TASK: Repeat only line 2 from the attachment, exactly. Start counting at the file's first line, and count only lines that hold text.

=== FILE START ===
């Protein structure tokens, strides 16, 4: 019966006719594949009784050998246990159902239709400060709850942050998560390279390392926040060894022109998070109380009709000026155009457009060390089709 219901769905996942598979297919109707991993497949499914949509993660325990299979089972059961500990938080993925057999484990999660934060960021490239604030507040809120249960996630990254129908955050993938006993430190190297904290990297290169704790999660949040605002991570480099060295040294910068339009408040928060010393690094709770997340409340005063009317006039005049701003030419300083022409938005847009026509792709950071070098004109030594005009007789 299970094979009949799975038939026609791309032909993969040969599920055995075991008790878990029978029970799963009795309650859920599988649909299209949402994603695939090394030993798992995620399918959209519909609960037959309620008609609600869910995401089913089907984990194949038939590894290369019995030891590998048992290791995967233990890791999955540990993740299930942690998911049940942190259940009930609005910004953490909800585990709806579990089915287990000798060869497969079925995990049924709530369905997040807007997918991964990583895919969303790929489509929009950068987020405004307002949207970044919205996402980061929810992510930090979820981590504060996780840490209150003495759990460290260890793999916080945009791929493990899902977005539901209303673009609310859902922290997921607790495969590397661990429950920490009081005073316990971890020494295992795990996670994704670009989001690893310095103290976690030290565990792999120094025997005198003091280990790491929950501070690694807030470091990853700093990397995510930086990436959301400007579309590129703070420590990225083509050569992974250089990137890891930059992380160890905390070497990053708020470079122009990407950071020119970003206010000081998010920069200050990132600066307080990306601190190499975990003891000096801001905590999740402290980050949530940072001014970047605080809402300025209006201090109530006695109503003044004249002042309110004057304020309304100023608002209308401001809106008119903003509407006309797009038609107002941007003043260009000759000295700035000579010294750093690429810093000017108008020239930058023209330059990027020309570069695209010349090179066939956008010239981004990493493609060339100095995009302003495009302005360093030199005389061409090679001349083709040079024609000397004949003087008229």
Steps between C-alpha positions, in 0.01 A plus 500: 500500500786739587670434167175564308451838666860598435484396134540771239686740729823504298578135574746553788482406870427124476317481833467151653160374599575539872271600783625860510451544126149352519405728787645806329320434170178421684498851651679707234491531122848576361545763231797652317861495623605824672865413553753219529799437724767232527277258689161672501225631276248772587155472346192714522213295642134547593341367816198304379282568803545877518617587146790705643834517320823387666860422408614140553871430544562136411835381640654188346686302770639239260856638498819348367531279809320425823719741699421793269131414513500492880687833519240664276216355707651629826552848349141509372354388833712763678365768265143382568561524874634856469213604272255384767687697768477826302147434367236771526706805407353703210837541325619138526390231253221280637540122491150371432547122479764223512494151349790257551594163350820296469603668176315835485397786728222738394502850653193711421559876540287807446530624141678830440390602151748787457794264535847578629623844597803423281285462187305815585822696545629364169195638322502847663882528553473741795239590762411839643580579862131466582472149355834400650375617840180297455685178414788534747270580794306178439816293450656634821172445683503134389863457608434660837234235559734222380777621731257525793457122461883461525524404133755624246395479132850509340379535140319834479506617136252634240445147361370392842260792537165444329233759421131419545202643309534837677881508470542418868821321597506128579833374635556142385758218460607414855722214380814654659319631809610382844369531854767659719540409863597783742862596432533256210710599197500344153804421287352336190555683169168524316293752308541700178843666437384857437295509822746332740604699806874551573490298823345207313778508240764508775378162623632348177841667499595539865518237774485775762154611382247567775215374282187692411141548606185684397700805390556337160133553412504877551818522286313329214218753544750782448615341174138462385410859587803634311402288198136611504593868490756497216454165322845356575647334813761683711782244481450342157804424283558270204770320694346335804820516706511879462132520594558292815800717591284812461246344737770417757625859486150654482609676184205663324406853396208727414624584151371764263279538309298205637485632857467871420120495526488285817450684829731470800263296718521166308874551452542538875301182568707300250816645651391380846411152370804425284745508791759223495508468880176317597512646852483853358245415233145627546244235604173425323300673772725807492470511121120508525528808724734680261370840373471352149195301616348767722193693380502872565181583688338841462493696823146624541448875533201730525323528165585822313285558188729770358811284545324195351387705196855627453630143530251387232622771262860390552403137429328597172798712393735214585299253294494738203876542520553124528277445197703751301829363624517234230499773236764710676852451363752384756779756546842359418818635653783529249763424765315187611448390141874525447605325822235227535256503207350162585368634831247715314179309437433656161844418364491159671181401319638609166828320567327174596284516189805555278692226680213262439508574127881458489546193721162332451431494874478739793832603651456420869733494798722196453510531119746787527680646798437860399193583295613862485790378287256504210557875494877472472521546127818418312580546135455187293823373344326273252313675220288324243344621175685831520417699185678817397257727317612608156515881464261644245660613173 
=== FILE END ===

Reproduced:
Steps between C-alpha positions, in 0.01 A plus 500: 500500500786739587670434167175564308451838666860598435484396134540771239686740729823504298578135574746553788482406870427124476317481833467151653160374599575539872271600783625860510451544126149352519405728787645806329320434170178421684498851651679707234491531122848576361545763231797652317861495623605824672865413553753219529799437724767232527277258689161672501225631276248772587155472346192714522213295642134547593341367816198304379282568803545877518617587146790705643834517320823387666860422408614140553871430544562136411835381640654188346686302770639239260856638498819348367531279809320425823719741699421793269131414513500492880687833519240664276216355707651629826552848349141509372354388833712763678365768265143382568561524874634856469213604272255384767687697768477826302147434367236771526706805407353703210837541325619138526390231253221280637540122491150371432547122479764223512494151349790257551594163350820296469603668176315835485397786728222738394502850653193711421559876540287807446530624141678830440390602151748787457794264535847578629623844597803423281285462187305815585822696545629364169195638322502847663882528553473741795239590762411839643580579862131466582472149355834400650375617840180297455685178414788534747270580794306178439816293450656634821172445683503134389863457608434660837234235559734222380777621731257525793457122461883461525524404133755624246395479132850509340379535140319834479506617136252634240445147361370392842260792537165444329233759421131419545202643309534837677881508470542418868821321597506128579833374635556142385758218460607414855722214380814654659319631809610382844369531854767659719540409863597783742862596432533256210710599197500344153804421287352336190555683169168524316293752308541700178843666437384857437295509822746332740604699806874551573490298823345207313778508240764508775378162623632348177841667499595539865518237774485775762154611382247567775215374282187692411141548606185684397700805390556337160133553412504877551818522286313329214218753544750782448615341174138462385410859587803634311402288198136611504593868490756497216454165322845356575647334813761683711782244481450342157804424283558270204770320694346335804820516706511879462132520594558292815800717591284812461246344737770417757625859486150654482609676184205663324406853396208727414624584151371764263279538309298205637485632857467871420120495526488285817450684829731470800263296718521166308874551452542538875301182568707300250816645651391380846411152370804425284745508791759223495508468880176317597512646852483853358245415233145627546244235604173425323300673772725807492470511121120508525528808724734680261370840373471352149195301616348767722193693380502872565181583688338841462493696823146624541448875533201730525323528165585822313285558188729770358811284545324195351387705196855627453630143530251387232622771262860390552403137429328597172798712393735214585299253294494738203876542520553124528277445197703751301829363624517234230499773236764710676852451363752384756779756546842359418818635653783529249763424765315187611448390141874525447605325822235227535256503207350162585368634831247715314179309437433656161844418364491159671181401319638609166828320567327174596284516189805555278692226680213262439508574127881458489546193721162332451431494874478739793832603651456420869733494798722196453510531119746787527680646798437860399193583295613862485790378287256504210557875494877472472521546127818418312580546135455187293823373344326273252313675220288324243344621175685831520417699185678817397257727317612608156515881464261644245660613173 